There are only three things you can safely flush down the toilet into the sewer system —pee, poo and (toilet) paper. Just remember those three as the three Ps that you can flush. And don't forget, "flushable" wipes are not really flushable.... read more ›
Much like your kitchen sink drain, toilet drains can become clogged. The usual culprits are waste, an object, or even toilet paper, which can all get lodged in the drain.... continue reading ›
Only toilet paper is designed to break apart in pipes and sewers. Toilet paper goes through extensive testing to ensure that it disintegrates as it is flushed, other products remain intact and obstruct pipes. Don't be fooled by wipes packaging claims that these products are flushable. They are not.... see details ›
Wet wipes can cause serious damage to your home's plumbing. They don't dissolve and they clump together causing pipe clogs. Flushing wipes down the toilet might not be an immediate issue, however, the problems will arise later when the wipes move through the sewer system.... continue reading ›
On the other hand, in landfills, once the oxygen is gone, garbage-eating bacteria take over that don't require oxygen. But this process produces methane, which has about twenty times more global warming potential than carbon dioxide. So, from this perspective, it's clearly better to flush.... view details ›
THE SANITARY ISSUE:
Many Americans, Canadians, and Europeans object to the social custom of throwing used toilet paper in the wastebasket because it is unsanitary.... read more ›
Use Vinegar, Baking Soda, and Hot Water
Just like with clogged kitchen sinks, these three products can work wonders when dealing with clogged toilets. All you need to do is pour a cup of baking soda, 4 cups of boiling water, and a cup of vinegar into the toilet.... see details ›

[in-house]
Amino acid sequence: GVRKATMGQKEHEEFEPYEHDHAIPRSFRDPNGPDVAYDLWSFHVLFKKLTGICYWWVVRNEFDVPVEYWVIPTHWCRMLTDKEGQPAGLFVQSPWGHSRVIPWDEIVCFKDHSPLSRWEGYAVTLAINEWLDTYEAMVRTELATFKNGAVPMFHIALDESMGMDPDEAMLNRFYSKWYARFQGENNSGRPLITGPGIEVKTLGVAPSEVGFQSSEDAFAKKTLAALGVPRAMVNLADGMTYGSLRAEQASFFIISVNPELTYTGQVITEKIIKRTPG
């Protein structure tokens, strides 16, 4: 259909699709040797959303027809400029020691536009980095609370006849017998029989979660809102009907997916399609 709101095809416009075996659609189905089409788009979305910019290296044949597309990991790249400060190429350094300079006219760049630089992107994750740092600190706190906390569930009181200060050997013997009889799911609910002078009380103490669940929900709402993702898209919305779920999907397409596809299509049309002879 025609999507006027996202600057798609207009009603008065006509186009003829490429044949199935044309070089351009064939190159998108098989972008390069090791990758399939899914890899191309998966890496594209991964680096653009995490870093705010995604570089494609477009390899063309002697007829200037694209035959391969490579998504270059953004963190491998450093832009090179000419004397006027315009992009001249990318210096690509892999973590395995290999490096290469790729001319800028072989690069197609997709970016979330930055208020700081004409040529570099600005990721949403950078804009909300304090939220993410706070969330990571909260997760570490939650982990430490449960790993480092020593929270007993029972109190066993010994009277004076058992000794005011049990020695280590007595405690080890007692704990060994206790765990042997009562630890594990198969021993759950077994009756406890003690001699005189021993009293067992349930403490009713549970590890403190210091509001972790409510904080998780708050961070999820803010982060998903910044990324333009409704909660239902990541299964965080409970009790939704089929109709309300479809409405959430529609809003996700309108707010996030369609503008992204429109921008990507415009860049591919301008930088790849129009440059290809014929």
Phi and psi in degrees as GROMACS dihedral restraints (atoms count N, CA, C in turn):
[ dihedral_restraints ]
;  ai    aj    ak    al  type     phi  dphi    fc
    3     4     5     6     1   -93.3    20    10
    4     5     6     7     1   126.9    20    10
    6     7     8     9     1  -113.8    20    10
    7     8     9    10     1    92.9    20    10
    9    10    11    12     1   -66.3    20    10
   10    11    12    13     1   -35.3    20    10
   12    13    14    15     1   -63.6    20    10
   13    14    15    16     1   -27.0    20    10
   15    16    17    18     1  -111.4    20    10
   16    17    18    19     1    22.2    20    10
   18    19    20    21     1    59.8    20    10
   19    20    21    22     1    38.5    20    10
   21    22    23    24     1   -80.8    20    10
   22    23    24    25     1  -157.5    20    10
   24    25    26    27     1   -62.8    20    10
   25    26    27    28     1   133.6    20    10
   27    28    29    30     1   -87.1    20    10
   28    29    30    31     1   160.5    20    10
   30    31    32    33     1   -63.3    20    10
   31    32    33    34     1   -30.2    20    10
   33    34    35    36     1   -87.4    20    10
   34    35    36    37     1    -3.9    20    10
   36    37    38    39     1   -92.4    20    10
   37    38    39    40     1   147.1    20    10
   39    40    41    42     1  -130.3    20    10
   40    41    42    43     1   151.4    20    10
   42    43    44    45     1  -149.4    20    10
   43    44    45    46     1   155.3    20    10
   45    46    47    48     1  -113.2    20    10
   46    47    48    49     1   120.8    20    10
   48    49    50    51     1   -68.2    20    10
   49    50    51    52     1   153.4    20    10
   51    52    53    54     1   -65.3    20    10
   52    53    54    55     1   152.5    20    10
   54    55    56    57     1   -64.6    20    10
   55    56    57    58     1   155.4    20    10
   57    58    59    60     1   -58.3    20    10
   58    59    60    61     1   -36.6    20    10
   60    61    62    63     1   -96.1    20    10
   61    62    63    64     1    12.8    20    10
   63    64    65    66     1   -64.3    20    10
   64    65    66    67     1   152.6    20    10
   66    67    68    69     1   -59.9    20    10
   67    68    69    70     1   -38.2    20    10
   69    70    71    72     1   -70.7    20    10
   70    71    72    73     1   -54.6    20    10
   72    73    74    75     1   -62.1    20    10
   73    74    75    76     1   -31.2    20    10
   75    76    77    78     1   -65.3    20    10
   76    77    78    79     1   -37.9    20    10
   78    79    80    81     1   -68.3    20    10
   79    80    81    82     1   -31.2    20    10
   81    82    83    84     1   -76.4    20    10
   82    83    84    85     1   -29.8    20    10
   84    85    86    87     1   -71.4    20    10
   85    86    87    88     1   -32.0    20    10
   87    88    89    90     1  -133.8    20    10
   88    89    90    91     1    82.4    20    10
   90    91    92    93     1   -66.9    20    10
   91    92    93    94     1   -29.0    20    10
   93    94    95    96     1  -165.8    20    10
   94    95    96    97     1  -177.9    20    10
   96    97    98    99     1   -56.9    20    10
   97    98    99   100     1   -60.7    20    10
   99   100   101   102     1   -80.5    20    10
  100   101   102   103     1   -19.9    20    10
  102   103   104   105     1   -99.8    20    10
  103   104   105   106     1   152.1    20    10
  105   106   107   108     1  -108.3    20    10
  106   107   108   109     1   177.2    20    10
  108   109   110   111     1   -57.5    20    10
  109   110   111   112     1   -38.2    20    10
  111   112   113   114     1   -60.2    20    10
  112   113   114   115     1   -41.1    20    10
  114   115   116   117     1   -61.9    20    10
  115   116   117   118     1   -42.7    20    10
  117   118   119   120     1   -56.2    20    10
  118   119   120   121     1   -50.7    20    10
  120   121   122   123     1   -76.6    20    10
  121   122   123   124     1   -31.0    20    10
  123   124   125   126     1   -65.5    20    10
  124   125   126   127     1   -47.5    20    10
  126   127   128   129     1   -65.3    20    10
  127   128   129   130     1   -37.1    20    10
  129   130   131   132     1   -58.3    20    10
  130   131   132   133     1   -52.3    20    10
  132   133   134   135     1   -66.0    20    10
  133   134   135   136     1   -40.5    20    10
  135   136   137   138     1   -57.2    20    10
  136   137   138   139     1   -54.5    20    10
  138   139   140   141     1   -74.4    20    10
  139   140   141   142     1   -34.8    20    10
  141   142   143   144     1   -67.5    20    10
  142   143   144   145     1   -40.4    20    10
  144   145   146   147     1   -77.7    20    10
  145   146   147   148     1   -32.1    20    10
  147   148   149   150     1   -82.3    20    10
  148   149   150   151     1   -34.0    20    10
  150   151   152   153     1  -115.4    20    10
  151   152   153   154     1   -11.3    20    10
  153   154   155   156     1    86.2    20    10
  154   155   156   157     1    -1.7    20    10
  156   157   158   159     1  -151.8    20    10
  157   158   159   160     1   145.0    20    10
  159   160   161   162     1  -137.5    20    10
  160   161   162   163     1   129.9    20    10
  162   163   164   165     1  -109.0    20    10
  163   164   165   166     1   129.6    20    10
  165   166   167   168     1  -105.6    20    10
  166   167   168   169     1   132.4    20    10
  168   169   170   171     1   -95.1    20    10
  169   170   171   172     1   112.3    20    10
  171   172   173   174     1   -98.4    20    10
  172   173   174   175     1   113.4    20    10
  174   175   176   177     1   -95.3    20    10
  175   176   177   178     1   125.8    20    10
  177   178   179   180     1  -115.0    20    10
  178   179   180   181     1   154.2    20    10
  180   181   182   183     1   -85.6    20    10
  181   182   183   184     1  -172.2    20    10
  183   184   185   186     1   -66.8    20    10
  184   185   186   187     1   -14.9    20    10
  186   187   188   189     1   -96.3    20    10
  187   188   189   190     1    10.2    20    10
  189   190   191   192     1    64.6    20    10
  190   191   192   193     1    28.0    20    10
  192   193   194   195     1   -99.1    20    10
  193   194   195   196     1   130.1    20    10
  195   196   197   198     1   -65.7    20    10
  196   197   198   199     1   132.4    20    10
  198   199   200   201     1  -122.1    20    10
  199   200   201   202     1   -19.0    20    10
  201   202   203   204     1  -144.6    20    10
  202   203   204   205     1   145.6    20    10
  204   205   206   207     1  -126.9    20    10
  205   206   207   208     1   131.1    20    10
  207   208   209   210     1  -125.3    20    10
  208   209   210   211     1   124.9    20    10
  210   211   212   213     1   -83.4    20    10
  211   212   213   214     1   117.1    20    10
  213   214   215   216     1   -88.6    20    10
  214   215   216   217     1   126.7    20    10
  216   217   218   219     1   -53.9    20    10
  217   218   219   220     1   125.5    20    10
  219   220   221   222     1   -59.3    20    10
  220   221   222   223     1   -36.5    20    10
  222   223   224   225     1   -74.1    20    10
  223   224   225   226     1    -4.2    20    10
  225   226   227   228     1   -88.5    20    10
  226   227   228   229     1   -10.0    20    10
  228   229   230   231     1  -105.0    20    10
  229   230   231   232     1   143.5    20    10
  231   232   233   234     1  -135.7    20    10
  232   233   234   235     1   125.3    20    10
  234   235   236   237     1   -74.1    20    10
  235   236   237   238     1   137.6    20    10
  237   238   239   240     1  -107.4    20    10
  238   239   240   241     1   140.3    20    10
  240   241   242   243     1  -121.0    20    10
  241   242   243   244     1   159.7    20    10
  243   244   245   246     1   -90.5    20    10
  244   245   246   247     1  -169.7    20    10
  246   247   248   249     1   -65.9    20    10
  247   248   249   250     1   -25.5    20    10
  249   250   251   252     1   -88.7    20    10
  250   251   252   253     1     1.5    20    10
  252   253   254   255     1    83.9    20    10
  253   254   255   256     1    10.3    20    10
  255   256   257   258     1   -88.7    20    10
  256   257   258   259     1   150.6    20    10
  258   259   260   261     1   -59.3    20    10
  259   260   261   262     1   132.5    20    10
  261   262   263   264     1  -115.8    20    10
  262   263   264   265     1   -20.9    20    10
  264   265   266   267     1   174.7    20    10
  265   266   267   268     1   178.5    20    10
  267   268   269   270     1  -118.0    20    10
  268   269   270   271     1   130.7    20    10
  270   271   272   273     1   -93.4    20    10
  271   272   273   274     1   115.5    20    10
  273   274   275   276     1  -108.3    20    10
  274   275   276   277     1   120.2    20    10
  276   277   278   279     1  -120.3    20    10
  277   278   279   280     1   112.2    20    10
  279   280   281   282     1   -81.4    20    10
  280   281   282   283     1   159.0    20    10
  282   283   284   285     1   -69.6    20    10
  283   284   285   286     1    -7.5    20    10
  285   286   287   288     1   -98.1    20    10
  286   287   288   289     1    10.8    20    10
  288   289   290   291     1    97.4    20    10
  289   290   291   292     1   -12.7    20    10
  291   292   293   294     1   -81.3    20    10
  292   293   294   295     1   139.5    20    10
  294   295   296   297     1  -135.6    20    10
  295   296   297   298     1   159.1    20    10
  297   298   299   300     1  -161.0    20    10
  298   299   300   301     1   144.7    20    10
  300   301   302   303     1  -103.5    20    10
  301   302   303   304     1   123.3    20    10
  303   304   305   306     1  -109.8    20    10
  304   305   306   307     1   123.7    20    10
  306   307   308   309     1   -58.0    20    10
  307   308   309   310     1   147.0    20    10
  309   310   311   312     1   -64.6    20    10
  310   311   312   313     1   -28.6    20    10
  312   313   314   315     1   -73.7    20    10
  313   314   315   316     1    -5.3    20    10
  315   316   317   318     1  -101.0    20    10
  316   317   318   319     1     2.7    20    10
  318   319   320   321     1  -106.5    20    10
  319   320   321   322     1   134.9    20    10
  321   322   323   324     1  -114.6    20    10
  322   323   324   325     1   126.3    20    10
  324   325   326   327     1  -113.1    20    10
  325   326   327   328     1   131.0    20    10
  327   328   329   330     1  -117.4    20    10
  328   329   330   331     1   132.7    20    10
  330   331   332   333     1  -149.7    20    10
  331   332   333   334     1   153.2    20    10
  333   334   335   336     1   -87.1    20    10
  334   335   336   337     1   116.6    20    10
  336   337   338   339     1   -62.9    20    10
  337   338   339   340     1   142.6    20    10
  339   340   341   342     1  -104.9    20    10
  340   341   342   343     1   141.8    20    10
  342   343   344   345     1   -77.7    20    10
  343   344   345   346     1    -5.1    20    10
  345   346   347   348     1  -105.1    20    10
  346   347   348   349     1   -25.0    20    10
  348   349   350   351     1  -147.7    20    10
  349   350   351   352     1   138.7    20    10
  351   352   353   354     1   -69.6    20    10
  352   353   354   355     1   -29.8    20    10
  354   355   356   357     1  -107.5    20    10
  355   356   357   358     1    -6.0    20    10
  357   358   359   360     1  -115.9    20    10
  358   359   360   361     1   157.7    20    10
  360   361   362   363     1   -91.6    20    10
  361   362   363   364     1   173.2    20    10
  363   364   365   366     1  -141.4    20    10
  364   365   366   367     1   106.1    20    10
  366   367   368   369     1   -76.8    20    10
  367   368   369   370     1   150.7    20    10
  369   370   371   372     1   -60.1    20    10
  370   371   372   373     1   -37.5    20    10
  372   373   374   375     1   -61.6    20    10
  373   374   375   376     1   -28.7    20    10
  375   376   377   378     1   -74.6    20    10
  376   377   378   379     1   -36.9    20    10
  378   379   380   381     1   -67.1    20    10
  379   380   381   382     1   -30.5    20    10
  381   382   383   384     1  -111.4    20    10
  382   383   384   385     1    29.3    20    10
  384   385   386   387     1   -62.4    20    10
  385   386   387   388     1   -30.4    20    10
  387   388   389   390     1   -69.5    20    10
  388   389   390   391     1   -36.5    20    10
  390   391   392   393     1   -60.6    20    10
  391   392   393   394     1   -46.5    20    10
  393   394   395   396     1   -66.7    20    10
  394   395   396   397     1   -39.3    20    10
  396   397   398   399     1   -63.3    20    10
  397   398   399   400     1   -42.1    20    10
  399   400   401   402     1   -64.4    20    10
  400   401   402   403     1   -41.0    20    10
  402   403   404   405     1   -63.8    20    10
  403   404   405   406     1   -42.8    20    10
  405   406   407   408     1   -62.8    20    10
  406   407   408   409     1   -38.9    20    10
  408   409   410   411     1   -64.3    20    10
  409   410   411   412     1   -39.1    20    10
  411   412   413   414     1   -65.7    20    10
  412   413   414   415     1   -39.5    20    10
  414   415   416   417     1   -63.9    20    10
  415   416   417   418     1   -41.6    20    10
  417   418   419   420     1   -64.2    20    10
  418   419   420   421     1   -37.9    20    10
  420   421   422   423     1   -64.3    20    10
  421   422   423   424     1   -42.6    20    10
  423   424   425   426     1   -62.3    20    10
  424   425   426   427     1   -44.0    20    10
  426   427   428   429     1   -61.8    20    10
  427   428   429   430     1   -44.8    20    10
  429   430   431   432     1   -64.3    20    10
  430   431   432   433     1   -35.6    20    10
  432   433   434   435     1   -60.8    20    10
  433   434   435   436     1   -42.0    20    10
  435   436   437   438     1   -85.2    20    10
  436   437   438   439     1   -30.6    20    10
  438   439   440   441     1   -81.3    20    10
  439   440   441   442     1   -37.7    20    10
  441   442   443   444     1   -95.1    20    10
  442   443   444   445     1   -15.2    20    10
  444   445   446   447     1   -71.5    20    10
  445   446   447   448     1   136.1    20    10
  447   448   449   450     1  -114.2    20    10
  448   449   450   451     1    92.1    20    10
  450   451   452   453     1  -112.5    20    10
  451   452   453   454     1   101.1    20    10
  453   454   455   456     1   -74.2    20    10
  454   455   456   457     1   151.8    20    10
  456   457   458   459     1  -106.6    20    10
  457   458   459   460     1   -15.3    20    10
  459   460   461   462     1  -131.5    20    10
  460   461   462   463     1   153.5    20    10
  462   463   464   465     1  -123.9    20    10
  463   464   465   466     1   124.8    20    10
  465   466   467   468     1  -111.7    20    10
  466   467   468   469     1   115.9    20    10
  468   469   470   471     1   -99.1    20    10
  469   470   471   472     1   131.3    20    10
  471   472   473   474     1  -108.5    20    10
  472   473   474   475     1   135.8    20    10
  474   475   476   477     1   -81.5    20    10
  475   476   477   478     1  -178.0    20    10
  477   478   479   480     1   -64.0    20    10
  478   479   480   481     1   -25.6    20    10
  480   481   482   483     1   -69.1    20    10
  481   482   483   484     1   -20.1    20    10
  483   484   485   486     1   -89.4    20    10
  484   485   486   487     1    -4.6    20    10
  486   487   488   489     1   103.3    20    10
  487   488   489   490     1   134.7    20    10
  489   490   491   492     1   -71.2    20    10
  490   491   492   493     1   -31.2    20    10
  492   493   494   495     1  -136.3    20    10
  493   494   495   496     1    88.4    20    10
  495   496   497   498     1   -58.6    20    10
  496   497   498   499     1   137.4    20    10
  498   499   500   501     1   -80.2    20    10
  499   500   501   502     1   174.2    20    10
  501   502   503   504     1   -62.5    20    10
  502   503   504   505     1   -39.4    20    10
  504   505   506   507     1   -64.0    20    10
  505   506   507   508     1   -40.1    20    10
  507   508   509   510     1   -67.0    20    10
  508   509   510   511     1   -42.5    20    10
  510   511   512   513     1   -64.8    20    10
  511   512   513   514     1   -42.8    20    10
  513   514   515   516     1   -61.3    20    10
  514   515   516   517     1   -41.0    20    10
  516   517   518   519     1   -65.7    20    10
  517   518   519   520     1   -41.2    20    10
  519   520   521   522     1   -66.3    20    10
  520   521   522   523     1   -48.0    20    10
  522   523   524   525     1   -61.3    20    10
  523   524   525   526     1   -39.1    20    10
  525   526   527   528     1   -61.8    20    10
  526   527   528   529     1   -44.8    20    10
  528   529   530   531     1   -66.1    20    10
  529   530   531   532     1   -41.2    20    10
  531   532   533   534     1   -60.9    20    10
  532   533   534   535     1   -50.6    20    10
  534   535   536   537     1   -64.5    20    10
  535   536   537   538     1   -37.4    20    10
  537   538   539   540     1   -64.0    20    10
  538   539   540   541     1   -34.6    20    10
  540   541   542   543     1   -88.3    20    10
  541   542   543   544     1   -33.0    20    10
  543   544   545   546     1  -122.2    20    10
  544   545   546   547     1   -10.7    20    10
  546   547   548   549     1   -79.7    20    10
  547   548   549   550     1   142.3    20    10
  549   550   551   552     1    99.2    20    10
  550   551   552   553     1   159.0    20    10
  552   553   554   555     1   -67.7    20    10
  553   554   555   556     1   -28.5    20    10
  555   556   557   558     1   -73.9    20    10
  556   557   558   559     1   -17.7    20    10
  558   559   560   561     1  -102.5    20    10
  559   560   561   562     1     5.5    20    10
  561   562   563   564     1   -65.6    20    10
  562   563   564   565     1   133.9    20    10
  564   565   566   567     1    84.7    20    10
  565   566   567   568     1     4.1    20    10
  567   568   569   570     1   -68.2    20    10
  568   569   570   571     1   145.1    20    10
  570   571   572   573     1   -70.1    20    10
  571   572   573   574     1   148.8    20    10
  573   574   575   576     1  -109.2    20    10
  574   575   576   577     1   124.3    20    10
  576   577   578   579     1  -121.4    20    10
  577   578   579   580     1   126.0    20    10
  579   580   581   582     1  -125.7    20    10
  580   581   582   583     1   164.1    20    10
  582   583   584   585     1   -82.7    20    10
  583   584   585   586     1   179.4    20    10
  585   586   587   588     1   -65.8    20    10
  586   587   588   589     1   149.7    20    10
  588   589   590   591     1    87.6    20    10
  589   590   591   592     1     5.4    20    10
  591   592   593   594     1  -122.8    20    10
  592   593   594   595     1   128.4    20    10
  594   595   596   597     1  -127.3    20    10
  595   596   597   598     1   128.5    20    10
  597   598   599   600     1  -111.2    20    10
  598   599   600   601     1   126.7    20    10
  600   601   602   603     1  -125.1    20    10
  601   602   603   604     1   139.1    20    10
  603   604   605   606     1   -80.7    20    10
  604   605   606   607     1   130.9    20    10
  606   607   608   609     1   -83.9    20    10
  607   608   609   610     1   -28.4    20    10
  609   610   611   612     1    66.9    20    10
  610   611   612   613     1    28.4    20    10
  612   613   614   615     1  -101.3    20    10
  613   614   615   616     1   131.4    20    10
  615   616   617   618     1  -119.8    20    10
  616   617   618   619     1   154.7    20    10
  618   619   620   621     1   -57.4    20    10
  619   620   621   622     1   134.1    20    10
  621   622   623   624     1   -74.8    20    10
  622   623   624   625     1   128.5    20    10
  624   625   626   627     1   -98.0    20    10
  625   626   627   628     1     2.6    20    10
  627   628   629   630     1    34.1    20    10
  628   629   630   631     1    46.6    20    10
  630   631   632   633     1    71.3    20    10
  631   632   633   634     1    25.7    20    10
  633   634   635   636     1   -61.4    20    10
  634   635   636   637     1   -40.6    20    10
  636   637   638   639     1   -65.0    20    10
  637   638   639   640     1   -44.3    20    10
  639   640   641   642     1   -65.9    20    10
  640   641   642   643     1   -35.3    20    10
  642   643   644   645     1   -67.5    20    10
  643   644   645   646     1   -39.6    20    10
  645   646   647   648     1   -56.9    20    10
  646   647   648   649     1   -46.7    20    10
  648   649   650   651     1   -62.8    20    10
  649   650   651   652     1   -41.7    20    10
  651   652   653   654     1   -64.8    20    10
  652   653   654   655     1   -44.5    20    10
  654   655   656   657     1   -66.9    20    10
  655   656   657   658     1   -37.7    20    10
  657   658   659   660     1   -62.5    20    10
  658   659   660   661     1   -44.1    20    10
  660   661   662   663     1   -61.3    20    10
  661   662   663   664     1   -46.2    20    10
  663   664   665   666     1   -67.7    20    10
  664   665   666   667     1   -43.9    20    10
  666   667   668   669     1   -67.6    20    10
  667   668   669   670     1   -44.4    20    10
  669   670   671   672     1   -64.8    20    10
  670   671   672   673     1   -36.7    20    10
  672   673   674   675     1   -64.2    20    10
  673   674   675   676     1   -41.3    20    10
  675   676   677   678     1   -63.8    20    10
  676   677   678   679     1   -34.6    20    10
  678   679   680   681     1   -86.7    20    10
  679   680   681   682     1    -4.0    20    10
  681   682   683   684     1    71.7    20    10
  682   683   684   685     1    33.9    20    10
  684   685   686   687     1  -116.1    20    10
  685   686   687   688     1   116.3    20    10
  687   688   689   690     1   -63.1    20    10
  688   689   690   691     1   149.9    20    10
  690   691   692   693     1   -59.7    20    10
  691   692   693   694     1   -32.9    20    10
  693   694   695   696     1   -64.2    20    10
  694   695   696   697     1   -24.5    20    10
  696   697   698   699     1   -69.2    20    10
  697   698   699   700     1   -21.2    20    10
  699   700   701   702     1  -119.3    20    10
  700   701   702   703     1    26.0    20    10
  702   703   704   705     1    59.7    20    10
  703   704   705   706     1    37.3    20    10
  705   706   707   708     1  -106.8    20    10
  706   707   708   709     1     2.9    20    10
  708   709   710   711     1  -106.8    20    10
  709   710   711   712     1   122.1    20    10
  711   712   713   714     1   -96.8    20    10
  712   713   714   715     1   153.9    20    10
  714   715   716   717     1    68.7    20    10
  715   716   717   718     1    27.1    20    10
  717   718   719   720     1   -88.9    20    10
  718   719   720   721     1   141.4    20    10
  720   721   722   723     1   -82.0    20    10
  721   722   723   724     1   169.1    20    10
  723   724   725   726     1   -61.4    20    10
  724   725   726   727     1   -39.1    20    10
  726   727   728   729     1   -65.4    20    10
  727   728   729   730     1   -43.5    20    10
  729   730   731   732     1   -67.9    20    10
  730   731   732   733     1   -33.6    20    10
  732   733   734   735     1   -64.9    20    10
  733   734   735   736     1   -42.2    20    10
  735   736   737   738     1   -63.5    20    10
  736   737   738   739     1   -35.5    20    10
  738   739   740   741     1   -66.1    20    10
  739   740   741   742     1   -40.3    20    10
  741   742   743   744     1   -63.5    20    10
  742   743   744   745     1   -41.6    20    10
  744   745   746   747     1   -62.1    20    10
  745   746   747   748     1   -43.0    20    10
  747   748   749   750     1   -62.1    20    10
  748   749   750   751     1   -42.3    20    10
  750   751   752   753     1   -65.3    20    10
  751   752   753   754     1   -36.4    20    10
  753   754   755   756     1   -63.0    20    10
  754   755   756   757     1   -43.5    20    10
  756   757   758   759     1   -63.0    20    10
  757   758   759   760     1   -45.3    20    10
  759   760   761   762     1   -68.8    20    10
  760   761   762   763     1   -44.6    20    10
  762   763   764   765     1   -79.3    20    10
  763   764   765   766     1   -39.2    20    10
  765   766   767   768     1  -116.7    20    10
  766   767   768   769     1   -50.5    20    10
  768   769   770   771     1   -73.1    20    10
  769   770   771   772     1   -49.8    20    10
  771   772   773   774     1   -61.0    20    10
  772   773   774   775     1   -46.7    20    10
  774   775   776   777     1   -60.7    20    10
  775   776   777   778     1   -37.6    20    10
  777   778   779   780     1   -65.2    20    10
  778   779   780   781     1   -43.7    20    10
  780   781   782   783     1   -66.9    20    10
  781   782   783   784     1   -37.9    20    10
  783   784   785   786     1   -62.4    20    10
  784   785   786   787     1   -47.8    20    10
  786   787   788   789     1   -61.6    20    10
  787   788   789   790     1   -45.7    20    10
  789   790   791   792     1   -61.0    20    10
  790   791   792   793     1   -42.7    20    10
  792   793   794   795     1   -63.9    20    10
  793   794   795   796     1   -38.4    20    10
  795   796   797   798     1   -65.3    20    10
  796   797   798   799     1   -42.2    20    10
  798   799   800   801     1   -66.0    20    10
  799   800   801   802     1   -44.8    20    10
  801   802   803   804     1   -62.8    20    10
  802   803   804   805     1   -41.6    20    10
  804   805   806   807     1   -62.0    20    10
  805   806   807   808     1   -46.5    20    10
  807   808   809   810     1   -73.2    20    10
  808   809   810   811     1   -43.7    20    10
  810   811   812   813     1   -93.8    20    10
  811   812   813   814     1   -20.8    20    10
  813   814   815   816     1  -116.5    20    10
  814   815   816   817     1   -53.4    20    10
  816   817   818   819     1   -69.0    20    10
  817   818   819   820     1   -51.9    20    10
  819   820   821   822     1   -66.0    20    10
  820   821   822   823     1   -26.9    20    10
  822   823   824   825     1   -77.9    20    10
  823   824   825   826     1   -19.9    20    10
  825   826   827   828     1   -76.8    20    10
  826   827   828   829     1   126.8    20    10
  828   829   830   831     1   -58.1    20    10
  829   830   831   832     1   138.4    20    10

The most common answer that comes up in all debates is anywhere from 4-8 squares of toilet paper. Any more and you risk clogging the toilet simply because you didn't count your squares. If for any reason you feel you need more, you can double flush (do your business, wipe, flush, wipe and flush again).... continue reading ›
So, clogs that are primarily made of toilet paper can clear themselves. So can clogs made of feces, which is mainly composed of water and will, on a long enough timeline, dissolve. The issue is that many toilet clogs are made of materials that are not soluble in water.... see details ›
There are only three things that you can flush down the toilet - urine, feces, and toilet paper. In other words, human waste, or the three Ps: pee, poo, and paper. The wastewater journey usually takes one of two directions.... continue reading ›
So you have some toilet paper, but is it safe to flush it down the toilet? If you're using a western toilet, it is usually ok to flush down used toilet paper, but if there's a disposal basket, trash them there instead.... view details ›
What Happens When You Flush Baby Wipes? Flushing baby wipes can quickly block sewer pipes and cause major plumbing problems in your community's sewer or your home's septic tank system. Fatbergs are just one example of plumbing issues caused by flushing inappropriate items, like wipes.... see details ›